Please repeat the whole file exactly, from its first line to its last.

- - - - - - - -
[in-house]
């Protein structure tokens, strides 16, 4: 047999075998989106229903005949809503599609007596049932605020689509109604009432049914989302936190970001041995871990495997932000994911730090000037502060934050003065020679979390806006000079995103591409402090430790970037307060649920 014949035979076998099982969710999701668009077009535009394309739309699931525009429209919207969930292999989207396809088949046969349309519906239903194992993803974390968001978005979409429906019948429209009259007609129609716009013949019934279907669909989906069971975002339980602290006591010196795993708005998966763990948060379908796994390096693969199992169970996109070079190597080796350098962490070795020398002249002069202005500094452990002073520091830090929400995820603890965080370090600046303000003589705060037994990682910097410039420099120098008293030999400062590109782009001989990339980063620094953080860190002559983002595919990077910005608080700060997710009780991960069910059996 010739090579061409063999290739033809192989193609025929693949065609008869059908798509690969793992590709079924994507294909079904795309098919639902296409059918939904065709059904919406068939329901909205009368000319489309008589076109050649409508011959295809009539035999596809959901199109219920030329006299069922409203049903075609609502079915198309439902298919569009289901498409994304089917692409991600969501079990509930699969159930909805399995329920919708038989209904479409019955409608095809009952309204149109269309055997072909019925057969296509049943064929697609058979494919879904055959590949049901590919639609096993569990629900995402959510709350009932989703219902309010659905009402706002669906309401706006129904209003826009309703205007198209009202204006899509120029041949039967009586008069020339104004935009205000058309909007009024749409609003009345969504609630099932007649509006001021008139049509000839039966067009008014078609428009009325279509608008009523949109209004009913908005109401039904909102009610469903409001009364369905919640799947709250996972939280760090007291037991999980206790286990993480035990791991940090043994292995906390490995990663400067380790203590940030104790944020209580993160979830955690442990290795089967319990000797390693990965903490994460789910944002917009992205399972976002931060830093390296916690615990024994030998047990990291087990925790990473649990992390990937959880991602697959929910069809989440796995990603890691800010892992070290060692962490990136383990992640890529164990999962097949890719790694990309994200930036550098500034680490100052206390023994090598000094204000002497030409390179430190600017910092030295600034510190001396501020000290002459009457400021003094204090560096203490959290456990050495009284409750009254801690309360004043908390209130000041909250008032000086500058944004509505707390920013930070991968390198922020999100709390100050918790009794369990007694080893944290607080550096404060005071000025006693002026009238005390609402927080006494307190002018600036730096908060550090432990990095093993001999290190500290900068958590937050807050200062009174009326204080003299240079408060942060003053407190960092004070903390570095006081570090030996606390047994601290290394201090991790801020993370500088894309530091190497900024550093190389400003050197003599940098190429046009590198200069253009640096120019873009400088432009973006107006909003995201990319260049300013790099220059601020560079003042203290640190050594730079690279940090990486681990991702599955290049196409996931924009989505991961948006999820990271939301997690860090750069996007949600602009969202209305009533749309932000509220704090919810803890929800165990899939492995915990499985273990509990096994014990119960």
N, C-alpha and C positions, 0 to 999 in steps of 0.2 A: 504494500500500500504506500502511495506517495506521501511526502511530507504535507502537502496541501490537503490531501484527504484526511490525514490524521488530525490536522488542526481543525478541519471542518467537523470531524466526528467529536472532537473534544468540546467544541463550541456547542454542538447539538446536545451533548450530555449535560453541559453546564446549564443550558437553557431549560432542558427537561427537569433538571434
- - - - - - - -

[in-house]
């Protein structure tokens, strides 16, 4: 047999075998989106229903005949809503599609007596049932605020689509109604009432049914989302936190970001041995871990495997932000994911730090000037502060934050003065020679979390806006000079995103591409402090430790970037307060649920 014949035979076998099982969710999701668009077009535009394309739309699931525009429209919207969930292999989207396809088949046969349309519906239903194992993803974390968001978005979409429906019948429209009259007609129609716009013949019934279907669909989906069971975002339980602290006591010196795993708005998966763990948060379908796994390096693969199992169970996109070079190597080796350098962490070795020398002249002069202005500094452990002073520091830090929400995820603890965080370090600046303000003589705060037994990682910097410039420099120098008293030999400062590109782009001989990339980063620094953080860190002559983002595919990077910005608080700060997710009780991960069910059996 010739090579061409063999290739033809192989193609025929693949065609008869059908798509690969793992590709079924994507294909079904795309098919639902296409059918939904065709059904919406068939329901909205009368000319489309008589076109050649409508011959295809009539035999596809959901199109219920030329006299069922409203049903075609609502079915198309439902298919569009289901498409994304089917692409991600969501079990509930699969159930909805399995329920919708038989209904479409019955409608095809009952309204149109269309055997072909019925057969296509049943064929697609058979494919879904055959590949049901590919639609096993569990629900995402959510709350009932989703219902309010659905009402706002669906309401706006129904209003826009309703205007198209009202204006899509120029041949039967009586008069020339104004935009205000058309909007009024749409609003009345969504609630099932007649509006001021008139049509000839039966067009008014078609428009009325279509608008009523949109209004009913908005109401039904909102009610469903409001009364369905919640799947709250996972939280760090007291037991999980206790286990993480035990791991940090043994292995906390490995990663400067380790203590940030104790944020209580993160979830955690442990290795089967319990000797390693990965903490994460789910944002917009992205399972976002931060830093390296916690615990024994030998047990990291087990925790990473649990992390990937959880991602697959929910069809989440796995990603890691800010892992070290060692962490990136383990992640890529164990999962097949890719790694990309994200930036550098500034680490100052206390023994090598000094204000002497030409390179430190600017910092030295600034510190001396501020000290002459009457400021003094204090560096203490959290456990050495009284409750009254801690309360004043908390209130000041909250008032000086500058944004509505707390920013930070991968390198922020999100709390100050918790009794369990007694080893944290607080550096404060005071000025006693002026009238005390609402927080006494307190002018600036730096908060550090432990990095093993001999290190500290900068958590937050807050200062009174009326204080003299240079408060942060003053407190960092004070903390570095006081570090030996606390047994601290290394201090991790801020993370500088894309530091190497900024550093190389400003050197003599940098190429046009590198200069253009640096120019873009400088432009973006107006909003995201990319260049300013790099220059601020560079003042203290640190050594730079690279940090990486681990991702599955290049196409996931924009989505991961948006999820990271939301997690860090750069996007949600602009969202209305009533749309932000509220704090919810803890929800165990899939492995915990499985273990509990096994014990119960």
N, C-alpha and C positions, 0 to 999 in steps of 0.2 A: 504494500500500500504506500502511495506517495506521501511526502511530507504535507502537502496541501490537503490531501484527504484526511490525514490524521488530525490536522488542526481543525478541519471542518467537523470531524466526528467529536472532537473534544468540546467544541463550541456547542454542538447539538446536545451533548450530555449535560453541559453546564446549564443550558437553557431549560432542558427537561427537569433538571434